Have I mentioned how difficult it was to write the first book in this series, The Devil's Concubine? Well, Tempt the Devil was just as bad. I'm so relieved that it's finally ready for you to read! I can't wait to hear if you enjoyed it.
Apple iTunes: https://itunes.apple.com/us/book/id906818576
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I've always loved mysteries. I read every Hardy Boys, Nancy Drew, Three Investigators, Agatha Christie, PD James, A.C. Doyle, Lawrence Sanders, Dorothy Sayers, E.A. Poe, and true crime (a guilty pleasure of mine) novel on the library shelves. The Devil's Concubine and Devil Incarnate were political thrillers, but this time I wanted to write a mystery. Who knows where these whims come from? But I was determined, so even though I'd never written one before, Tempt the Devil would be a murder mystery even if it killed me.
It almost did. Like The Devil's Concubine, I completely rewrote this one three times. I am a terribly inefficient writer. In the first draft, QuiTai was the detective. She solved it too quickly, because she's The Woman, this planet's version of Irene Adler, the only person to ever outsmart Sherlock Holmes. It made for a very short story. Second version: I made Kyam the detective, but QuiTai was still leading him around saying "Here's a clue." It wasn't until I tossed her into the Fortress that I could let Kyam get on with the detective work uninterrupted. That version worked. Whew!
The phrase that popped into my mind immediately after deciding Tempt the Devil would be a mystery was "How about a nice, simple little murder for once?" But of course, nothing is simple in Levapur. The personal is the political, and the political is personal. (and yes, I know murder is never nice, but I don't write nice)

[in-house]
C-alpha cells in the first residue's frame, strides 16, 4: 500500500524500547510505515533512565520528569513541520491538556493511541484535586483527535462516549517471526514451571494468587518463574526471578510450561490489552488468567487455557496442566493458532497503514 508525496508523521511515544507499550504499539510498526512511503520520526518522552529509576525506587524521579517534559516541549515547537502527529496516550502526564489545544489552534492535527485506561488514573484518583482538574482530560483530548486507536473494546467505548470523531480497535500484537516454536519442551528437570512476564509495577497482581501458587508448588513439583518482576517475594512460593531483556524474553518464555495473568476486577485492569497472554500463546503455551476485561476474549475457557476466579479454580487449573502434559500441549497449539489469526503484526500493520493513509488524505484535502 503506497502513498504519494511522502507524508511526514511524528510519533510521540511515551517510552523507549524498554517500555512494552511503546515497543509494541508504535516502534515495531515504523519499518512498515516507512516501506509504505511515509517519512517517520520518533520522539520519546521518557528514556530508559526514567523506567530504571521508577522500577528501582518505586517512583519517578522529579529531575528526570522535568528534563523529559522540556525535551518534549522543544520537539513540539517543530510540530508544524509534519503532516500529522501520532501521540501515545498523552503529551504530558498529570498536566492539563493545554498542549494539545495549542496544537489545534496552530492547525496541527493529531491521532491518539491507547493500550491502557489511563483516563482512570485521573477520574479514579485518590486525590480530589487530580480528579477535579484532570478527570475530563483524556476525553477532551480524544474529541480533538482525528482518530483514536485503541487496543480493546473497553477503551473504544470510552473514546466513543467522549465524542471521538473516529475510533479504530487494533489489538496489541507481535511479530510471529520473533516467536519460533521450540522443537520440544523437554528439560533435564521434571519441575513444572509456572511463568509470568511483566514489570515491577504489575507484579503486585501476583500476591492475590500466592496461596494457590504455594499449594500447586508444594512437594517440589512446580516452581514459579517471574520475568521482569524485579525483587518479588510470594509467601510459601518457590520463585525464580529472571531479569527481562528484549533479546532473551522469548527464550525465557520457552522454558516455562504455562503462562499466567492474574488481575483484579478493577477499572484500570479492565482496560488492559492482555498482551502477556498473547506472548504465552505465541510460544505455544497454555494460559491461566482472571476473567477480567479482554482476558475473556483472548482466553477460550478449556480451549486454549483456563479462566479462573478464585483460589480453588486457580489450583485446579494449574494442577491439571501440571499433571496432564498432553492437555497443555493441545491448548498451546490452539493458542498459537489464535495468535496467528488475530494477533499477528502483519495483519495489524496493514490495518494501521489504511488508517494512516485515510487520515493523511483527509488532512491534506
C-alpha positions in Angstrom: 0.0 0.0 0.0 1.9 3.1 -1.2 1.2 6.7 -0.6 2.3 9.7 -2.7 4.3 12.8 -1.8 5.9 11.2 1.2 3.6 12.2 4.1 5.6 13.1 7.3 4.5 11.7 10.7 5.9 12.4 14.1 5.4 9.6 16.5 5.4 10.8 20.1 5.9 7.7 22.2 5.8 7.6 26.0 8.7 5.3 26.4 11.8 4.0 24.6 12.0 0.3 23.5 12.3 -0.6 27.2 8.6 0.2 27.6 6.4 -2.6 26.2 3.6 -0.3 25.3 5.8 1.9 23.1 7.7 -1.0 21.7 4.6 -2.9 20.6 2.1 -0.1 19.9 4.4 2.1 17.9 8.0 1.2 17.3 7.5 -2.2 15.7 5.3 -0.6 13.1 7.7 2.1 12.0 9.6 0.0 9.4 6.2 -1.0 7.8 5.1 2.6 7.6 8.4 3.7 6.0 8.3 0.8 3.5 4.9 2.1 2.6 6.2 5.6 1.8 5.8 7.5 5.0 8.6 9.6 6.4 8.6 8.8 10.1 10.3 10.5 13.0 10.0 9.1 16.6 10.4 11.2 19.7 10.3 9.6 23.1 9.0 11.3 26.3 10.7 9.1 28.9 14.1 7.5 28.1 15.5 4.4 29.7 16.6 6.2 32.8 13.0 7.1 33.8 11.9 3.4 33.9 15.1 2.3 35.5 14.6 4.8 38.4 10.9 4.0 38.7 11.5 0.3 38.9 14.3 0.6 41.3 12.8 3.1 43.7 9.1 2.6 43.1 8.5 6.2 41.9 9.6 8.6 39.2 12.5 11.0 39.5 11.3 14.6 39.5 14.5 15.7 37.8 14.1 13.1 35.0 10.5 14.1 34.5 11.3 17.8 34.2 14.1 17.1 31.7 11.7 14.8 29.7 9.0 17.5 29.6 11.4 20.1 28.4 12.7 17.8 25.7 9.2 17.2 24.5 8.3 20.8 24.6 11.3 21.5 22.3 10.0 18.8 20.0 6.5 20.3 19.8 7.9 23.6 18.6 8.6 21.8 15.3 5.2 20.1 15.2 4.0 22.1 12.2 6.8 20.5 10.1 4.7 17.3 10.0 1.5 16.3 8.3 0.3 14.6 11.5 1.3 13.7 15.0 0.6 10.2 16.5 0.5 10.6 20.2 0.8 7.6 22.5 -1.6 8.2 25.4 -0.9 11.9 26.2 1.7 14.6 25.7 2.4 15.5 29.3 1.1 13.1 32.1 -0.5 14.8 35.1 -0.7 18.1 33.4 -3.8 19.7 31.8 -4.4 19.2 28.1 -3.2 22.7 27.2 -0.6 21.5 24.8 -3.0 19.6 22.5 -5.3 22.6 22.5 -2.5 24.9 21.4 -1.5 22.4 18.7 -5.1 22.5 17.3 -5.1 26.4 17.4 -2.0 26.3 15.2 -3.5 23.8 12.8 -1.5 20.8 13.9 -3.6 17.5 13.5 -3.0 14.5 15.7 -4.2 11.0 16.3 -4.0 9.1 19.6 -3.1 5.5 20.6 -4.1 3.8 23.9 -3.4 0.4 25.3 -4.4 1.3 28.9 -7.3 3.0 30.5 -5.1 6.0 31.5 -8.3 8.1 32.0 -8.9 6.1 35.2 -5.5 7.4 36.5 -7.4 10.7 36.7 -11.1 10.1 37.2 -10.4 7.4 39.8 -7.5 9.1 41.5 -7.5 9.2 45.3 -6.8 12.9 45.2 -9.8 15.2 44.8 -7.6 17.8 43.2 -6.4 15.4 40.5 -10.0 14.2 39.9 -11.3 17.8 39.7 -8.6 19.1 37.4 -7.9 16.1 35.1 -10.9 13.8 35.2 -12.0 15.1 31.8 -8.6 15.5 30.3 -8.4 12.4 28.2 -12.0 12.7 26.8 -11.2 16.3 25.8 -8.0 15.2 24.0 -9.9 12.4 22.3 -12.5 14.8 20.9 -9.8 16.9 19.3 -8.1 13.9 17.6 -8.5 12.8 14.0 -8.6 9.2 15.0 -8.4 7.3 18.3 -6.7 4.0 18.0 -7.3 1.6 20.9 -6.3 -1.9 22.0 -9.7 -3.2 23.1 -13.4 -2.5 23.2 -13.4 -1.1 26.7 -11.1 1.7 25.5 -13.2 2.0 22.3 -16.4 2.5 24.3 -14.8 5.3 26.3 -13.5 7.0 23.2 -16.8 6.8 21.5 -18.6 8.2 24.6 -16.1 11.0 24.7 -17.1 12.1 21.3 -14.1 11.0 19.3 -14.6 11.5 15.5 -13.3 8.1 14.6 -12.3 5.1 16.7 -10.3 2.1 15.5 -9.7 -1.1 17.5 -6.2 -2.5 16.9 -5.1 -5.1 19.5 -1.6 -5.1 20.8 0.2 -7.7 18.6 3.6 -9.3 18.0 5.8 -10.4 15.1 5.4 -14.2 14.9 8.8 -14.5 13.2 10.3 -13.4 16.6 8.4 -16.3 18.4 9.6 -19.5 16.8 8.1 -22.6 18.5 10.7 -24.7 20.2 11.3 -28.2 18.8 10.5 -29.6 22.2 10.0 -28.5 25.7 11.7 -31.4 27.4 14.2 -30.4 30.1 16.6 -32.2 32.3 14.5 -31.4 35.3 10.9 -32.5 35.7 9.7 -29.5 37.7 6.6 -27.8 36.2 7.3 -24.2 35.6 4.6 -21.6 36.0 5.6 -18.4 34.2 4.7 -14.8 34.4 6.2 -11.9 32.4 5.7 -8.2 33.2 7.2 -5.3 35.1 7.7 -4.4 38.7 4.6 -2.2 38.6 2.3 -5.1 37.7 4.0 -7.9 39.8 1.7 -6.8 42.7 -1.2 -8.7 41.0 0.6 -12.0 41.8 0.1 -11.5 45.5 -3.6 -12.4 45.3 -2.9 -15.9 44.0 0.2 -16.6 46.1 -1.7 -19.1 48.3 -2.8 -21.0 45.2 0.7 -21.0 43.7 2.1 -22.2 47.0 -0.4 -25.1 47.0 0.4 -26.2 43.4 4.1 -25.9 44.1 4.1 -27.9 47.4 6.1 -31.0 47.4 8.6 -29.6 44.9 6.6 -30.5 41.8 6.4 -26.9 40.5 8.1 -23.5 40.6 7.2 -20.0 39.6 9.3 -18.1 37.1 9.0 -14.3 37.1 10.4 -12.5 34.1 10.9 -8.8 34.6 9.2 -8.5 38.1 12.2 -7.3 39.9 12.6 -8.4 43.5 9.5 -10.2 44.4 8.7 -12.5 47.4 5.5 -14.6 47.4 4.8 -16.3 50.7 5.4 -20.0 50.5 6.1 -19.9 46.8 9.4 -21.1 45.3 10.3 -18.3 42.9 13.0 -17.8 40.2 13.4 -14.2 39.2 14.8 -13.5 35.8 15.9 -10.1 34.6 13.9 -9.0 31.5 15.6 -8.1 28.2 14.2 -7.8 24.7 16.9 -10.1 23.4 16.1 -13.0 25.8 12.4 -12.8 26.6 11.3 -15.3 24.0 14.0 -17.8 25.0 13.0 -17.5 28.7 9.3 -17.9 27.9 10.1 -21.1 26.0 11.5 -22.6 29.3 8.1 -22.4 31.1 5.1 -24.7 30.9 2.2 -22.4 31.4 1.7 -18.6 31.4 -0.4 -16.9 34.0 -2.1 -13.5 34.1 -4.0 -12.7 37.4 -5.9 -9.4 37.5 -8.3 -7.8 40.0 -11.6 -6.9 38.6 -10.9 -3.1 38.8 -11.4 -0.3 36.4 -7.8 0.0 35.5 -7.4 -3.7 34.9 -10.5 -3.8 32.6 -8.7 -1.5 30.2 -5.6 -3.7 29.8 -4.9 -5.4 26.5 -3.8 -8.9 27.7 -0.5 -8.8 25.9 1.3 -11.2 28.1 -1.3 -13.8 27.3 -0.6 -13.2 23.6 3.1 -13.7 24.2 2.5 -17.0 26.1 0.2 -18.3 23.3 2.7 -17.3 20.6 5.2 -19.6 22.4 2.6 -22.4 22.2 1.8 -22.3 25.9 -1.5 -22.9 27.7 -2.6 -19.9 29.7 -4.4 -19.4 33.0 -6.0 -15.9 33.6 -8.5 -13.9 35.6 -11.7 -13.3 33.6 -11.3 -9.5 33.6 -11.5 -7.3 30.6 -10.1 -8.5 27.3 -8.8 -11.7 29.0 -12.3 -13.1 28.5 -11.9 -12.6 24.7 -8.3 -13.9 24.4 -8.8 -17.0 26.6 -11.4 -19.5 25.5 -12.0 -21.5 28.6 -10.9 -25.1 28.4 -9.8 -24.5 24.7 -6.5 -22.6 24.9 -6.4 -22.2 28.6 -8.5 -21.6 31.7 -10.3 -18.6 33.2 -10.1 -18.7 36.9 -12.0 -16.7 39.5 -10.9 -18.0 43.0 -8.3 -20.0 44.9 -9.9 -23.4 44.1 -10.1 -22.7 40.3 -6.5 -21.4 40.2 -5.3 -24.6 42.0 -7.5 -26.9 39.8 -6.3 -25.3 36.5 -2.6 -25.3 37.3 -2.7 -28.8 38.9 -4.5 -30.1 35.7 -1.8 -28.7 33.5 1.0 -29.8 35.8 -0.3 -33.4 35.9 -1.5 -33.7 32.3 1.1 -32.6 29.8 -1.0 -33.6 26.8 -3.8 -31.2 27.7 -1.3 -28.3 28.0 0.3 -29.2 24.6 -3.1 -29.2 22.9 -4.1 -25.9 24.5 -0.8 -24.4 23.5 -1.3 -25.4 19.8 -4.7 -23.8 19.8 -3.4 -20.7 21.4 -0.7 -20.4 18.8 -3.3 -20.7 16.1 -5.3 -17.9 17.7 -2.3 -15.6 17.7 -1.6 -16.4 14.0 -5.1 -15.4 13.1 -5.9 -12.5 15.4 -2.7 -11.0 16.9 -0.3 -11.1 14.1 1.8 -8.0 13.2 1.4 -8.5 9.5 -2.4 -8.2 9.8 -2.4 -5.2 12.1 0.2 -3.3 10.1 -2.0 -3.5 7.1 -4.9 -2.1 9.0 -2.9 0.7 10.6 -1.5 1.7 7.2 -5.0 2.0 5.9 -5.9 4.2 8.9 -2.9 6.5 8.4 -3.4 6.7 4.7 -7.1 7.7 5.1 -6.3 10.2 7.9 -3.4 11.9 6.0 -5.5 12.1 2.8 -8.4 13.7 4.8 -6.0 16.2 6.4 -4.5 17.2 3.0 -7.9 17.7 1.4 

(this next paragraph might be considered a bit of a spoiler, so read with caution.)
That got me thinking about How Things Actually Work in Real Life-- a continuing series of reality checks I take with my stories so I write characters who act like real people and not like, well, characters in a novel. We'd like to think our enemies do things because they sat down and logically picked the most evil thing to do, but in reality, I think most of our enemies don't even know they're our enemies, and they blunder through life just the same as we do. If what they do hurts us, it's usually unintended. (When we set out to harm others, we usually just do something stupid to sabotage ourselves.) So How Things Actually Work in Real Life is that sometimes, the world does not revolve around us. Things happen that have nothing to do with us even though they affect us. The problem starts when we forget that it isn't always about us.
Was that cryptic enough?
I'm so glad to back on track and proud of how this story worked out. It was worth the three versions. The next book, Devil's Game, is swirling around in my mind in a happy little whirlpool of imagination. I foresee an airship, intrigue on the continent, and Grandfather Zul sitting across a table from QuiTai in a high-stakes game.